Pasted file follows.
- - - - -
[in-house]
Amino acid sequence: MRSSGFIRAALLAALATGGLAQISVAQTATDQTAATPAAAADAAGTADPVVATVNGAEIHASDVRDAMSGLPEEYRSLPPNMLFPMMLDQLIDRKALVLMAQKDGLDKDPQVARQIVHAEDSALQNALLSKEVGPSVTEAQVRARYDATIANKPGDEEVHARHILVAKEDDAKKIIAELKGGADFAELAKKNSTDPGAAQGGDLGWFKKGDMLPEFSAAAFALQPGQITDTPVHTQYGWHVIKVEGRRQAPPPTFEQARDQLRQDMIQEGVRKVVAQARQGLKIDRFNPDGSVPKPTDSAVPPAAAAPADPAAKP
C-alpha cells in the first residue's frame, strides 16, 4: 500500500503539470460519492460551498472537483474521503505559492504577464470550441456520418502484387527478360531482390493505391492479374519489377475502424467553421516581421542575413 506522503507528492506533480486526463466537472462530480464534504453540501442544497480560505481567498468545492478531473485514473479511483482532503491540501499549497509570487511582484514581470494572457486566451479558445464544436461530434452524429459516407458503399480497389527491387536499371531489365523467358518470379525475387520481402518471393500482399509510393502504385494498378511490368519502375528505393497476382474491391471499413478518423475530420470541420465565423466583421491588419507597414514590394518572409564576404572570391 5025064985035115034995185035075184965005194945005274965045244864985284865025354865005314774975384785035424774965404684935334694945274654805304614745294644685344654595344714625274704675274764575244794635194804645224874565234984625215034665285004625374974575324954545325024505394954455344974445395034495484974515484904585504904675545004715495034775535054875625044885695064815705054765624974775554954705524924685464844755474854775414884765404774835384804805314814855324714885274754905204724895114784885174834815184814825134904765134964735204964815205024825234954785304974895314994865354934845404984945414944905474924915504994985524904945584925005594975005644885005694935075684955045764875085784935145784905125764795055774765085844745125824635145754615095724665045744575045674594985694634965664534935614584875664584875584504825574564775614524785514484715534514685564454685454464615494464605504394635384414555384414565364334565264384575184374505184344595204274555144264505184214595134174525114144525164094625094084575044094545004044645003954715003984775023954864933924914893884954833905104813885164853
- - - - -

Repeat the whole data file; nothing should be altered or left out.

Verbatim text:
[in-house]
Amino acid sequence: MRSSGFIRAALLAALATGGLAQISVAQTATDQTAATPAAAADAAGTADPVVATVNGAEIHASDVRDAMSGLPEEYRSLPPNMLFPMMLDQLIDRKALVLMAQKDGLDKDPQVARQIVHAEDSALQNALLSKEVGPSVTEAQVRARYDATIANKPGDEEVHARHILVAKEDDAKKIIAELKGGADFAELAKKNSTDPGAAQGGDLGWFKKGDMLPEFSAAAFALQPGQITDTPVHTQYGWHVIKVEGRRQAPPPTFEQARDQLRQDMIQEGVRKVVAQARQGLKIDRFNPDGSVPKPTDSAVPPAAAAPADPAAKP
C-alpha cells in the first residue's frame, strides 16, 4: 500500500503539470460519492460551498472537483474521503505559492504577464470550441456520418502484387527478360531482390493505391492479374519489377475502424467553421516581421542575413 506522503507528492506533480486526463466537472462530480464534504453540501442544497480560505481567498468545492478531473485514473479511483482532503491540501499549497509570487511582484514581470494572457486566451479558445464544436461530434452524429459516407458503399480497389527491387536499371531489365523467358518470379525475387520481402518471393500482399509510393502504385494498378511490368519502375528505393497476382474491391471499413478518423475530420470541420465565423466583421491588419507597414514590394518572409564576404572570391 5025064985035115034995185035075184965005194945005274965045244864985284865025354865005314774975384785035424774965404684935334694945274654805304614745294644685344654595344714625274704675274764575244794635194804645224874565234984625215034665285004625374974575324954545325024505394954455344974445395034495484974515484904585504904675545004715495034775535054875625044885695064815705054765624974775554954705524924685464844755474854775414884765404774835384804805314814855324714885274754905204724895114784885174834815184814825134904765134964735204964815205024825234954785304974895314994865354934845404984945414944905474924915504994985524904945584925005594975005644885005694935075684955045764875085784935145784905125764795055774765085844745125824635145754615095724665045744575045674594985694634965664534935614584875664584875584504825574564775614524785514484715534514685564454685454464615494464605504394635384414555384414565364334565264384575184374505184344595204274555144264505184214595134174525114144525164094625094084575044094545004044645003954715003984775023954864933924914893884954833905104813885164853